ARCHIVE SITE - Last updated Jan. 19, 2017. Please visit www.NACWA.org for the latest NACWA information.
NACWA filed comments this week on EPA’s proposed national enforcement priorities for fiscal years 2017 – 2019, expressing concern over the Agency’s continued focus on municipal wet weather enforcement. The comments noted that a focus on municipal wet weather issues without addressing other sources of water quality impairment – especially nonpoint source runoff – will fail to achieve meaningful water quality improvements. This is particularly problematic given the significant investments that many municipal clean water utilities are required to make as a result of wet weather enforcement actions.
NACWA’s comments also highlighted the recent EPA Inspector General report on the Agency’s wet weather enforcement program. The report called on EPA to improve tracking and reporting on the degree to which water quality benefit is resulting from wet weather enforcement initiatives and consent decrees in the wet weather arena. NACWA further noted that the Association was encouraged by EPA’s embrace of adaptive management and the consideration of financial capability in the proposed enforcement document, but highlighted the need for EPA to take a more collaborative approach with communities in addressing affordability concerns. EPA is expected to finalize the enforcement initiatives sometime next year.
NACWA was an active participant this week in two different meetings sponsored by the U.S. Conference of Mayors (USCM), demonstrating important collaboration between utilities and local elected leaders on a number of environmental issues. Association President Adel Hagekhalil attended the USCM Water Council meeting in Los Angeles, representing both the City of Los Angeles and NACWA. The meeting addressed a variety of current hot topics facing local governments, including water supply and reuse issues, the use of green infrastructure, and public private partnerships. Speakers also addressed the evolution of integrated planning.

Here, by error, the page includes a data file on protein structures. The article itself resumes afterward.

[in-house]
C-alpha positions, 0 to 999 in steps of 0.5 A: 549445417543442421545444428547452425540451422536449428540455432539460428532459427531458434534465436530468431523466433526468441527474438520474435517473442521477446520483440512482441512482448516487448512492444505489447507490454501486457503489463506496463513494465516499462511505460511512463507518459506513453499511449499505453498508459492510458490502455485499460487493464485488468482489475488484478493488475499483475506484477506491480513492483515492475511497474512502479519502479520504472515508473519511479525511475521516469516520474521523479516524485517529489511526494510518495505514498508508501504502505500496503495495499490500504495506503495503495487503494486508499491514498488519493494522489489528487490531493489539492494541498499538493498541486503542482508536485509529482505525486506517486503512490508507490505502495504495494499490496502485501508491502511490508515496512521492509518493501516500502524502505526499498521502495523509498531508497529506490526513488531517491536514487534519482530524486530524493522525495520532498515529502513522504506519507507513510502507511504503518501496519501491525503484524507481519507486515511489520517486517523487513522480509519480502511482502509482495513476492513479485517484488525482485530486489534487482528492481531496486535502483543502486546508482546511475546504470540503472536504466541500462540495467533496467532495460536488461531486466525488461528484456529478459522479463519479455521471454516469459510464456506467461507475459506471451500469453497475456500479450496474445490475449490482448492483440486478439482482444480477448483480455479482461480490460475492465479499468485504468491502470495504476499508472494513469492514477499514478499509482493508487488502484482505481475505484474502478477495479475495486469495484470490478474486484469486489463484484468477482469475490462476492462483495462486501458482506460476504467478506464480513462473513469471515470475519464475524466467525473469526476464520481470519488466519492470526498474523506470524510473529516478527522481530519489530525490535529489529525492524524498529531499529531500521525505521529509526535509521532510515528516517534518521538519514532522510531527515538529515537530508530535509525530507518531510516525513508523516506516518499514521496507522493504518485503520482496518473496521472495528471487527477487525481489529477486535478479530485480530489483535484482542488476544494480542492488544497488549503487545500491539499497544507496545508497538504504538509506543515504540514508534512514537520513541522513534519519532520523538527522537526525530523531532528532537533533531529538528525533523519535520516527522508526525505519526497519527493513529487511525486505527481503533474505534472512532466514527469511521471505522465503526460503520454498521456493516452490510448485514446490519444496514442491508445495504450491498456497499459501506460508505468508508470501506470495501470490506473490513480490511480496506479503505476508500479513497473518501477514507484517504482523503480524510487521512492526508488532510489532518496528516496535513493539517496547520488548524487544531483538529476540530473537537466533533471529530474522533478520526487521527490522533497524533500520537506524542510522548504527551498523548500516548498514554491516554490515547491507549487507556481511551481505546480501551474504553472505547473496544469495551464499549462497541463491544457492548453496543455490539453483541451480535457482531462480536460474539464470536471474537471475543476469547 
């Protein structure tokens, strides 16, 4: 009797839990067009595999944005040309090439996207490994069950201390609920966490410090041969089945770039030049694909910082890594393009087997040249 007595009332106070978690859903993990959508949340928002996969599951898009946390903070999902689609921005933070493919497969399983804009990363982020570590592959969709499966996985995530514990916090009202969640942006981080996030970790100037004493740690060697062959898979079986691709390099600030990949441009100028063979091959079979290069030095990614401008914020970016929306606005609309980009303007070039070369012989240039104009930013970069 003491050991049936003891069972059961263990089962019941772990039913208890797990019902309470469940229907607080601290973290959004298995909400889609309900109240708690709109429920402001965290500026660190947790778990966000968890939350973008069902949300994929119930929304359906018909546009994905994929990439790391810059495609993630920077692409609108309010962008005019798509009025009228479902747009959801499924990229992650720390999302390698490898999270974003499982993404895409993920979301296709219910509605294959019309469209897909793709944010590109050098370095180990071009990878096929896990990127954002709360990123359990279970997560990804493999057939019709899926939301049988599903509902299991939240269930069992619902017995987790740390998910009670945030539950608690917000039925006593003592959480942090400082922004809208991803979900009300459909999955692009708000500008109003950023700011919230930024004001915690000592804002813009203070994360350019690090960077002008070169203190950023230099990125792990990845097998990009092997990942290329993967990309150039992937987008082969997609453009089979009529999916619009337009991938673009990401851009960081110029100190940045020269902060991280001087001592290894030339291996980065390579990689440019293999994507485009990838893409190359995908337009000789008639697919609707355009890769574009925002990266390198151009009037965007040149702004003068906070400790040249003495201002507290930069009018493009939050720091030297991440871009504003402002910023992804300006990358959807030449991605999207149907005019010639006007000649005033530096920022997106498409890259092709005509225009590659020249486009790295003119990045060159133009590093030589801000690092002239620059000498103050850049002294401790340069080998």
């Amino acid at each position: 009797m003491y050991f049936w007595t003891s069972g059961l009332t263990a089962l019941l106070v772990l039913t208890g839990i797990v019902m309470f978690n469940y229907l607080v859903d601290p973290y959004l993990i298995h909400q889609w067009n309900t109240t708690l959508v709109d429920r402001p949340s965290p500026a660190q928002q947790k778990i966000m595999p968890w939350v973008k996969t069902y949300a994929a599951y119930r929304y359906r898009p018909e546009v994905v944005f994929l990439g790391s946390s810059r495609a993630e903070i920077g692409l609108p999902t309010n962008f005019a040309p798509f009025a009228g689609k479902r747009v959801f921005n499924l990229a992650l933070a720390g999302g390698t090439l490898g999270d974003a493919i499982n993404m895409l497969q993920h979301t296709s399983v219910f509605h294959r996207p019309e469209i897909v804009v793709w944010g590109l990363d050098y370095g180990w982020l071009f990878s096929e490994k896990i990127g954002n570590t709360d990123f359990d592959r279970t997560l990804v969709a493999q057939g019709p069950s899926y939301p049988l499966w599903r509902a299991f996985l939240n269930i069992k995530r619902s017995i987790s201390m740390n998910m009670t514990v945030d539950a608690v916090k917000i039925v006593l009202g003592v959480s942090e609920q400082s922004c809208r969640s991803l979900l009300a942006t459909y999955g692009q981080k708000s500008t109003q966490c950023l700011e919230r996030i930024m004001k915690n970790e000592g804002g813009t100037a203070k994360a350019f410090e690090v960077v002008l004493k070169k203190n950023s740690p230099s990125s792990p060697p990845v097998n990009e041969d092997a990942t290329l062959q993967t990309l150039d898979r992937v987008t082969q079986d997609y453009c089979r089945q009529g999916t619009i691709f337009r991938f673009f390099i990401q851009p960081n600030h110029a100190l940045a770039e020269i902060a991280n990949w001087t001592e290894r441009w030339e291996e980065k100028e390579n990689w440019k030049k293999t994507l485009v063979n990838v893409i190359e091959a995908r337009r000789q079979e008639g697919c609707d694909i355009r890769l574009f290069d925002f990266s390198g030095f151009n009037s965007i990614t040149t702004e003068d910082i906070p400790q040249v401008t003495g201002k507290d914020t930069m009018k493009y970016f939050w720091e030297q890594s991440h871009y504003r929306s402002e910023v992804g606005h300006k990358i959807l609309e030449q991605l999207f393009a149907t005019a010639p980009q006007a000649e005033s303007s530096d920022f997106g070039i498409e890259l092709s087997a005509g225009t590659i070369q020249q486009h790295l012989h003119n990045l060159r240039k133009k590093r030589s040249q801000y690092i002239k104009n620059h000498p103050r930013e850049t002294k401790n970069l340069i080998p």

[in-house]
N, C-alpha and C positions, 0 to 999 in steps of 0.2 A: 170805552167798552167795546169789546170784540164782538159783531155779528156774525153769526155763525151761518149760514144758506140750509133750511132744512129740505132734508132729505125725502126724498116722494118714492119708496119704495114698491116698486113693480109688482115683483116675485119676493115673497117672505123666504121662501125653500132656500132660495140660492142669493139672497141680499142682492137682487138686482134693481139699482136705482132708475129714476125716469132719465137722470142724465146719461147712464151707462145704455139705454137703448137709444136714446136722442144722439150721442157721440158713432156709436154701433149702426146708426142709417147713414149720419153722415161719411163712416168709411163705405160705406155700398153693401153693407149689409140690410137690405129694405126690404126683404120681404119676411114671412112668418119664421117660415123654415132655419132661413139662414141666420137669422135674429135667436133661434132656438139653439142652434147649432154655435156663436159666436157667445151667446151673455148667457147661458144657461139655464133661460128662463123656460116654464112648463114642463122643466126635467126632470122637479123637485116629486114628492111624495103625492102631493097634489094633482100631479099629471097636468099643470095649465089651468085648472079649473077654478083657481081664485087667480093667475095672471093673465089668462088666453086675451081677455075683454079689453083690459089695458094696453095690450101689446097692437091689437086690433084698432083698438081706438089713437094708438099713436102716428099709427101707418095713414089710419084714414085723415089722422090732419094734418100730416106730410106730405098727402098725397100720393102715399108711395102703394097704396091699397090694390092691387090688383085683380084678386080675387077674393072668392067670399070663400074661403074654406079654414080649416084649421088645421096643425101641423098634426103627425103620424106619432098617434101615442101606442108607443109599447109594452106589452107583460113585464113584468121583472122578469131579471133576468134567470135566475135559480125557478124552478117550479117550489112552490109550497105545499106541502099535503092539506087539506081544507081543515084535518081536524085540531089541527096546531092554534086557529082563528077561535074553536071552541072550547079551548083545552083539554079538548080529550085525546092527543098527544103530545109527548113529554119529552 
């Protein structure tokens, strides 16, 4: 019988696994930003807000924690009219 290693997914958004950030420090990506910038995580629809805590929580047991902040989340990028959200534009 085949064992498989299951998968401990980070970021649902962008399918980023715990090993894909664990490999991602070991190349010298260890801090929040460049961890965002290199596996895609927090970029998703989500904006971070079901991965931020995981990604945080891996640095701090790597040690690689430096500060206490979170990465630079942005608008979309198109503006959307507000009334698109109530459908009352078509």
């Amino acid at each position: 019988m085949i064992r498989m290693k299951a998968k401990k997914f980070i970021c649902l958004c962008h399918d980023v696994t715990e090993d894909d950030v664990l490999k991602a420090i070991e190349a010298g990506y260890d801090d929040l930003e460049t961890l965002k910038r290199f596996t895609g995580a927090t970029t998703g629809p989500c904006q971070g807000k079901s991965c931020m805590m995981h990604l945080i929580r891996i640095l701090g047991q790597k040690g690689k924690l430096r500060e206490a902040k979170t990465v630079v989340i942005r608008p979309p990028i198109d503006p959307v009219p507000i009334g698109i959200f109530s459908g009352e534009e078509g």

Cynthia Finley, NACWA’s Director of Regulatory Affairs, participated in a panel presentation, Treating Food Waste as a Water Resource, at the USCM’s Municipal Waste Management Association (MWMA) Fall Summit in Evanston, IL, along with two representatives from NACWA Member Agencies: Kevin Shafer, Executive Director of the Milwaukee Metropolitan Sewerage District, and Debra Shore, Commissioner of the Metropolitan Water Reclamation District of Greater Chicago. The panel discussed why utilities are interested in using food waste to increase energy production at their treatment plants, the various methods that can be used to obtain and transport food waste, and the potential costs and benefits that utilities must consider in using food wastes.
NACWA’s members that operate sewage sludge incinerators (SSIs) gathered this week via conference call to discuss their options for seeking additional time to comply with the impending March 21, 2016, federal compliance deadline (some states require compliance before this date) for the Clean Air Act (CAA) emission standards finalized in 2011. Several members have contacted NACWA expressing concern that despite their best efforts, they may not be able to meet the compliance deadline. NACWA is working to secure a response from EPA to its May 2014 petition and a letter sent earlier this month, but staff stressed on the call that EPA is not expected to make any changes to the federal compliance date. Individual utilities, however, might be able to secure additional time working with their permitting authority under certain circumstances.